Given the lack of national funding, hydrogen-powered ships are unlikely to see an extensive scale application in the next five years, in our view. As electric generator ships have picked up momentum, hydrogen ships are facing more competition.
Nevertheless, some more regions could follow the footstep of Guangdong, Zhejiang, and Dalian. Those coastal cities and inner river transportation hubs with a strong shipping manufacturing and maritime research focus are the most likely regions to offer support.
Existing Hydrogen-Powered Ship Designs and Players
Already, a handful of hydrogen-powered ships have been in the waters, most of which are smaller-sized ships.
China State Shipbuilding Corp (CSSC) is the leading player in the field. The firm’s subsidiary 712 Institute completed a mooring test for a ship equipped with a 70KW cell in the waters of Yangzhou. Previously, CSSC’s 605 Institute has brought forward a 500KW fuel cell design for a prototype hydrogen-powered cargo to embark in the Pearl River.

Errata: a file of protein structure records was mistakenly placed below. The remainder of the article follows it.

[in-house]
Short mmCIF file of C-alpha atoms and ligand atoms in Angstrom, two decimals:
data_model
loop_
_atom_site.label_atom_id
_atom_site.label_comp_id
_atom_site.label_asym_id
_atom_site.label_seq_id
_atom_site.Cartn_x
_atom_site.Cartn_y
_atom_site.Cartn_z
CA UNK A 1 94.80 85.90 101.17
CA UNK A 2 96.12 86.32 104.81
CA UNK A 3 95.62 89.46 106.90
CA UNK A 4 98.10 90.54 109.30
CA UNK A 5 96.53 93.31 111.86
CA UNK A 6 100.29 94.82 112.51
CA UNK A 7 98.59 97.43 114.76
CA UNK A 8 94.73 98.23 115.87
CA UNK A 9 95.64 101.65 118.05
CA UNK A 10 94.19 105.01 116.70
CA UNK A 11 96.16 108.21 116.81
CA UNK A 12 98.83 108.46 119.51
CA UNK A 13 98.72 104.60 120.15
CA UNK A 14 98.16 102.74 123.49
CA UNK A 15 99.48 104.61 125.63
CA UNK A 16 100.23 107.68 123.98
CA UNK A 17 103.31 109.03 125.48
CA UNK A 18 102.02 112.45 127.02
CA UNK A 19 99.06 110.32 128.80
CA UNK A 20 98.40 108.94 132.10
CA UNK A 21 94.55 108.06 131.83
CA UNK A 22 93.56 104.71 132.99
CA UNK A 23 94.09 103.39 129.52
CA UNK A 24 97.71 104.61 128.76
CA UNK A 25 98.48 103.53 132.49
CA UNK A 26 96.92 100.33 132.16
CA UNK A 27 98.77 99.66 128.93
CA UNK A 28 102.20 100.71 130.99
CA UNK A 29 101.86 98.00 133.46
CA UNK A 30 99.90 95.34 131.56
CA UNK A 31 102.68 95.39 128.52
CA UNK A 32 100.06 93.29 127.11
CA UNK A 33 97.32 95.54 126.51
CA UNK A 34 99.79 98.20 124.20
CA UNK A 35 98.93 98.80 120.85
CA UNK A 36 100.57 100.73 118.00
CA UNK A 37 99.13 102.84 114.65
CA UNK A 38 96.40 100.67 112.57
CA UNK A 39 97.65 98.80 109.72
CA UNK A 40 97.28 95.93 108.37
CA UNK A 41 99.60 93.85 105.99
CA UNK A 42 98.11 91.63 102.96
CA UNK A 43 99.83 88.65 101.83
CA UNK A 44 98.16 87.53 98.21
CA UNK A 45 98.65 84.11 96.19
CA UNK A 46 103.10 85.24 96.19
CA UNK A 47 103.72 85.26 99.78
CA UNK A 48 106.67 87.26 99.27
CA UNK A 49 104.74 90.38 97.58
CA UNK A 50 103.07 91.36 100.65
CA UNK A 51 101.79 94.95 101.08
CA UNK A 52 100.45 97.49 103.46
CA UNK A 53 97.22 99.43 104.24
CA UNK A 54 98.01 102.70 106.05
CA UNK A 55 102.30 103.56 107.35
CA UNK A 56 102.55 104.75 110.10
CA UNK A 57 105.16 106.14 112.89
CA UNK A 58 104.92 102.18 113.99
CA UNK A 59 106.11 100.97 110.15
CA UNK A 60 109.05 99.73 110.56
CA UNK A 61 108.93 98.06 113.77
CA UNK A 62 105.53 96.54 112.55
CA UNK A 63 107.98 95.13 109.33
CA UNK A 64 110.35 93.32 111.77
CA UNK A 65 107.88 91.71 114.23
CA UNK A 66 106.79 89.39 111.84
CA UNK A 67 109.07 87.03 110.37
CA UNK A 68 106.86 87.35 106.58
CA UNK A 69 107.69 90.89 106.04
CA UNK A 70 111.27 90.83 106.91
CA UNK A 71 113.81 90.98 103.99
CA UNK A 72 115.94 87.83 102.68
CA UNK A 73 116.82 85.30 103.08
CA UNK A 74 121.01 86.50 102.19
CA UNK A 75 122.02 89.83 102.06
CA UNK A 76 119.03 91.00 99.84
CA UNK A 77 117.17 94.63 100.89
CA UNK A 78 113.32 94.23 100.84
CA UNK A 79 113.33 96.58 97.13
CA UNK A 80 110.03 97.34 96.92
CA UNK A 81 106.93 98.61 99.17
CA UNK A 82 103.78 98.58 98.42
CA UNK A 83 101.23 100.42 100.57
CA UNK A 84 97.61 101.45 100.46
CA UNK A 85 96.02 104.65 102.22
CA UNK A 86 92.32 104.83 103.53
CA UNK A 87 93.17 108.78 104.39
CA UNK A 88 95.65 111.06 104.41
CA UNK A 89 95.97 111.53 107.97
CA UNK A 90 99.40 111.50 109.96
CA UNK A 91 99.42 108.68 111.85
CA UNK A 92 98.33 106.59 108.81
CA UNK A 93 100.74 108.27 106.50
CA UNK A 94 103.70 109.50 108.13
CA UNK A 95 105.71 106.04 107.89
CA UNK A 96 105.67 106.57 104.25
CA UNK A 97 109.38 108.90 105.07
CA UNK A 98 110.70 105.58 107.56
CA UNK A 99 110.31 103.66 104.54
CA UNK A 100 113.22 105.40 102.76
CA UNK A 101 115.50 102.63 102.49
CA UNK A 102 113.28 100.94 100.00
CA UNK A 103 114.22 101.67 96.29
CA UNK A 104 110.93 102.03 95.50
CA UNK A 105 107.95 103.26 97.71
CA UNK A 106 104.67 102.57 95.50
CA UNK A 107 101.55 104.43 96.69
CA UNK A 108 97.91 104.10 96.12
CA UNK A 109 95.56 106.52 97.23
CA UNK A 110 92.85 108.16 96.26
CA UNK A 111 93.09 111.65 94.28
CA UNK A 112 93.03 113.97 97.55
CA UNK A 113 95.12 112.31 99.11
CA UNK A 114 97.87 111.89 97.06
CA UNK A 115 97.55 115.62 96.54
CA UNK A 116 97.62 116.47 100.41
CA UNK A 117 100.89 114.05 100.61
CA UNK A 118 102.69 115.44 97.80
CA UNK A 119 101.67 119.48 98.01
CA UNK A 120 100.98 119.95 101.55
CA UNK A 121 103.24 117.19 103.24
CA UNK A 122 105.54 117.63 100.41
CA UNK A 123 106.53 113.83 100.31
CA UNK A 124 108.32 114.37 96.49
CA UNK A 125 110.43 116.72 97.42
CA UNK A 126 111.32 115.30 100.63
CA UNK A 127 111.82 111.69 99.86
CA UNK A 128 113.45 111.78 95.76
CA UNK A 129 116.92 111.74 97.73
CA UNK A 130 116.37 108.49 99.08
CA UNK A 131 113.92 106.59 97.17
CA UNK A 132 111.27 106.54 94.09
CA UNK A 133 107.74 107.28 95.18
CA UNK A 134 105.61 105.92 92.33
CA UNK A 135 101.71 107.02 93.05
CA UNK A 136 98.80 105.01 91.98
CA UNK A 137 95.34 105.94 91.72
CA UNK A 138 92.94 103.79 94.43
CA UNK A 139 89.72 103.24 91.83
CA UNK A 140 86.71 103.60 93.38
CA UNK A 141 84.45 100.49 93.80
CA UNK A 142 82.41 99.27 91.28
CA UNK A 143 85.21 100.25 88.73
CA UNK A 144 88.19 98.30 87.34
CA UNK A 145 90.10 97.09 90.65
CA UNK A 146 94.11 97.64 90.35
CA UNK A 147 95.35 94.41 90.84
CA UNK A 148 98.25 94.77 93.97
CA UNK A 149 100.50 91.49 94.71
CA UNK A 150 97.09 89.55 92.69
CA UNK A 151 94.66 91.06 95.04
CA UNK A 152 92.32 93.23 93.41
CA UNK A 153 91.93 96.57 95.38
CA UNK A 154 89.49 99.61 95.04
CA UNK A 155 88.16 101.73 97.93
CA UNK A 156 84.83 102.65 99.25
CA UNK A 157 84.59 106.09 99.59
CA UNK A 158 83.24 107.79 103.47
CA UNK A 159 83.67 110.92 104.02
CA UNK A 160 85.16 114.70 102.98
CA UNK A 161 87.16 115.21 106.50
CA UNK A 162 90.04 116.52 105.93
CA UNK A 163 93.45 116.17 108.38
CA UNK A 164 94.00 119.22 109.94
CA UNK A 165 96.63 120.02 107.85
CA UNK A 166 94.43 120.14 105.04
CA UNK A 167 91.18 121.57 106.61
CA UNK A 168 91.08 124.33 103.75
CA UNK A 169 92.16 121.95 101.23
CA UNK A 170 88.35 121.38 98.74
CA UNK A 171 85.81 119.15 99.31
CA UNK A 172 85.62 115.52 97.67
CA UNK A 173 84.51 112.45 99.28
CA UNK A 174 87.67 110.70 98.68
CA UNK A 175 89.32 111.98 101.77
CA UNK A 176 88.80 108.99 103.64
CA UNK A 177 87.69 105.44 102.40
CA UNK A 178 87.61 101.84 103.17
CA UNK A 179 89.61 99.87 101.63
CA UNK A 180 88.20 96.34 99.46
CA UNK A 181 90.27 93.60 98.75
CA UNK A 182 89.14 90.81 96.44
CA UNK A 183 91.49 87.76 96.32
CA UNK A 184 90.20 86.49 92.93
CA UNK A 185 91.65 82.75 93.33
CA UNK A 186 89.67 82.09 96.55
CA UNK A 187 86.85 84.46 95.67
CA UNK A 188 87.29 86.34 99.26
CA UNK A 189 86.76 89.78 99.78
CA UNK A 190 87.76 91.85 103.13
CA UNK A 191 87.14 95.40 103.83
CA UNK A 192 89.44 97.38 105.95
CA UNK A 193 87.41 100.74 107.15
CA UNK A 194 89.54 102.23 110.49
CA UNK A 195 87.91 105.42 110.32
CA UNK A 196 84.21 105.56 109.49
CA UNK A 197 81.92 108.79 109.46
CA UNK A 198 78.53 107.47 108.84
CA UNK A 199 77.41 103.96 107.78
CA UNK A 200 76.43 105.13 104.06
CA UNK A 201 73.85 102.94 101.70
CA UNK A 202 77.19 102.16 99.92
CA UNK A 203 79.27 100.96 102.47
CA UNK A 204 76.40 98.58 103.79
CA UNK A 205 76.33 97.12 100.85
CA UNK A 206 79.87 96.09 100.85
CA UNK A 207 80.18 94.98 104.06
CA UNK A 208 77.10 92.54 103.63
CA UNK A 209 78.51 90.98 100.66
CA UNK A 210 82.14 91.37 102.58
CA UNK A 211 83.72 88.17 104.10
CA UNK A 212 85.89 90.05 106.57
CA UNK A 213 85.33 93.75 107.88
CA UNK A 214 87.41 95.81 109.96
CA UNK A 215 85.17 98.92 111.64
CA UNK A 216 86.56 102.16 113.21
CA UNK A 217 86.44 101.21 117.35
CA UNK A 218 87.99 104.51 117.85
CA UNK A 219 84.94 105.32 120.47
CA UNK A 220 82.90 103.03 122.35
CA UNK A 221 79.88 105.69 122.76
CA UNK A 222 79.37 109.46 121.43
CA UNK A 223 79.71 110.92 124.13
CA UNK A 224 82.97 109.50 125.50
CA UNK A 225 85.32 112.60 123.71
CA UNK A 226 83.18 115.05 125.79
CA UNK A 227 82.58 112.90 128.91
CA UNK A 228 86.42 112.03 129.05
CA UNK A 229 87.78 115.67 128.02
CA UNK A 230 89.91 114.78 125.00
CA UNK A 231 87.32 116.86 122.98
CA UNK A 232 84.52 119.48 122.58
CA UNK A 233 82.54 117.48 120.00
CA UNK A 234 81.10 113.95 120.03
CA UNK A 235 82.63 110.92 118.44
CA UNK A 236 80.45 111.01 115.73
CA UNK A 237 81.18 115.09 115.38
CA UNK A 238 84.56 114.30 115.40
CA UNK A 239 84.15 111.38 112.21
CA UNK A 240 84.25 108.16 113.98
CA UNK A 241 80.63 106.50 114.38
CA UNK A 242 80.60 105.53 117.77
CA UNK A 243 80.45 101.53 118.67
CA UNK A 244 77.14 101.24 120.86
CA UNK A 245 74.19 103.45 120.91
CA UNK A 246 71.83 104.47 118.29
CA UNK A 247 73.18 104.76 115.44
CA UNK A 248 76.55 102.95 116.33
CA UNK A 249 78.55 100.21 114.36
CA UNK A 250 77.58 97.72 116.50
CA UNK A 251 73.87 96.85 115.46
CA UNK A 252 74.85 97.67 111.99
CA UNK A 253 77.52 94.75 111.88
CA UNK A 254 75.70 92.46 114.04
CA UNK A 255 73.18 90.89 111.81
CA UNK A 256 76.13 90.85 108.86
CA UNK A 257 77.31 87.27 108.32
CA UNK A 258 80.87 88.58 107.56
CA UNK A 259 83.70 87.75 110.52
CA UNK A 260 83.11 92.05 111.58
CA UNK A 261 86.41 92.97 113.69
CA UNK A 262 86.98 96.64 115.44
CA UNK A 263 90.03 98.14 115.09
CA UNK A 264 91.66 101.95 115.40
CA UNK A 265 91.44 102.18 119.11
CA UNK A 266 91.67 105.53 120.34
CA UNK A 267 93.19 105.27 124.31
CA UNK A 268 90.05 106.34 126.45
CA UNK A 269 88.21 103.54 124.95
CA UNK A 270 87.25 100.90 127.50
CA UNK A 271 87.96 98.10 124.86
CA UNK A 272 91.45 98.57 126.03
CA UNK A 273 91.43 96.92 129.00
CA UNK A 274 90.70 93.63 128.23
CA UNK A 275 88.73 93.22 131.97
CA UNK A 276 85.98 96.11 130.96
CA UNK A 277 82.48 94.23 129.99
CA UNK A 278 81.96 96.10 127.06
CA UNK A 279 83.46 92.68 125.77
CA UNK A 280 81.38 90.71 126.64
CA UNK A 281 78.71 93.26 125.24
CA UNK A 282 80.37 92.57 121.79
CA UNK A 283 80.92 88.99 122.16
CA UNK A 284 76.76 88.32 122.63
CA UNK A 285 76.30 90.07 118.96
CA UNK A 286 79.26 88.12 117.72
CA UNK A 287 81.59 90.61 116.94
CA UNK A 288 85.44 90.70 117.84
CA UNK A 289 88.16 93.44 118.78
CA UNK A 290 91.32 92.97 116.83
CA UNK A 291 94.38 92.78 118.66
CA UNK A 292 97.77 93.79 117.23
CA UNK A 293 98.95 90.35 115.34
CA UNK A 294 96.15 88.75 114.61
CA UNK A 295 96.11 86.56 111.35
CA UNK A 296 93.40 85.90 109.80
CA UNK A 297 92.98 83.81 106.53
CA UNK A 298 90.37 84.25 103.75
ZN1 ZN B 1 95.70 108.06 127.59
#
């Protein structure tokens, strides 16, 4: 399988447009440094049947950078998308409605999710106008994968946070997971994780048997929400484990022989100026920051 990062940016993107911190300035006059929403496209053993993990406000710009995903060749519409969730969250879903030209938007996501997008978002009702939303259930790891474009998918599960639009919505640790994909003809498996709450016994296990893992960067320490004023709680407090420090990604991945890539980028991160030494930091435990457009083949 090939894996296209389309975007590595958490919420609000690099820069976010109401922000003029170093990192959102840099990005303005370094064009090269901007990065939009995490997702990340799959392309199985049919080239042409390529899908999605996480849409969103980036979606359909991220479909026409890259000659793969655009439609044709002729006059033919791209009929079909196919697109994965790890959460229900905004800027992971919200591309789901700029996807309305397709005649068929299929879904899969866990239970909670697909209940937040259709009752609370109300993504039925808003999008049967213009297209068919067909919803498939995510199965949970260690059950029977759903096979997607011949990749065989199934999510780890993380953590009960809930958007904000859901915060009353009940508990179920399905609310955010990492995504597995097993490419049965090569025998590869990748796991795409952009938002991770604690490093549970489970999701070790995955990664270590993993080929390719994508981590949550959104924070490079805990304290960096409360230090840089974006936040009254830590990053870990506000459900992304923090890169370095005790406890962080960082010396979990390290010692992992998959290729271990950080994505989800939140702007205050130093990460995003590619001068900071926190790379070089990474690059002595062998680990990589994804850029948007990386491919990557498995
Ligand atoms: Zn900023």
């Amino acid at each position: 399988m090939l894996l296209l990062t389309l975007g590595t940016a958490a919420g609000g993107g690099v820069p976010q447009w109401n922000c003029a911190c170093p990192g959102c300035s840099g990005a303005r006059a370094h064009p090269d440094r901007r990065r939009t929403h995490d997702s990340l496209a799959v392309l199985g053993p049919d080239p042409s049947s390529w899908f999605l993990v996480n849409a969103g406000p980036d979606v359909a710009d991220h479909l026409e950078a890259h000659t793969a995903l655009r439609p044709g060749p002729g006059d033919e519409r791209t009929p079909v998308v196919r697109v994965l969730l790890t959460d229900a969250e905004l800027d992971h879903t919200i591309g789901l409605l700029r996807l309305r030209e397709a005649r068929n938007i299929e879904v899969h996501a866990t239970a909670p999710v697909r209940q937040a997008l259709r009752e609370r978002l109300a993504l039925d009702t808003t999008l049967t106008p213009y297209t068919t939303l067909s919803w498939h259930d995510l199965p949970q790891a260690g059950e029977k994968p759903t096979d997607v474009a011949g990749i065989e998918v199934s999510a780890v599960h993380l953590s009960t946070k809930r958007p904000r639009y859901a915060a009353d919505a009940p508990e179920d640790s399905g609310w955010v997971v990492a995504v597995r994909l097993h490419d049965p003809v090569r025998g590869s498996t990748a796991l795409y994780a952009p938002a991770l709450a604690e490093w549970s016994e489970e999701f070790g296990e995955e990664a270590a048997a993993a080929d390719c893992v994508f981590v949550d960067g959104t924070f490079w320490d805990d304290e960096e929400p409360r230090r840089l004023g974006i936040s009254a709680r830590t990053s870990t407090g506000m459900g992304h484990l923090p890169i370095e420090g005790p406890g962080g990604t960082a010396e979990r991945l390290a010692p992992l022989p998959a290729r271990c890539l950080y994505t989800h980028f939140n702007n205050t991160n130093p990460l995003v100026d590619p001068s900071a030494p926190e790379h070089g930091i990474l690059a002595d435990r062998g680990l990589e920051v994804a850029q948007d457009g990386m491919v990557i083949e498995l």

Currently, CSSC is the leading player in fuel cell ship R&Ds in China, whose actives are supported and funded by the MIIT and Guangdong governments.
A few universities, institutes and companies have been involved in the fuel cell development for the shipping industry. Besides CSSC, Shanghai Maritime University, Dalian Maritime University, Wuhan Troowin have launched their pilot designs.
While no massive progress at sight, it is clear that more players are joining the game. The shipping industry is likely to benefit from a spill-over effect of China’s hydrogen FCV hype.
Hydrogen’s shipping application is most likely to occur first in China’s inner river system (Pearl River, the Grand Canal, Yangtze River) and a few island regions.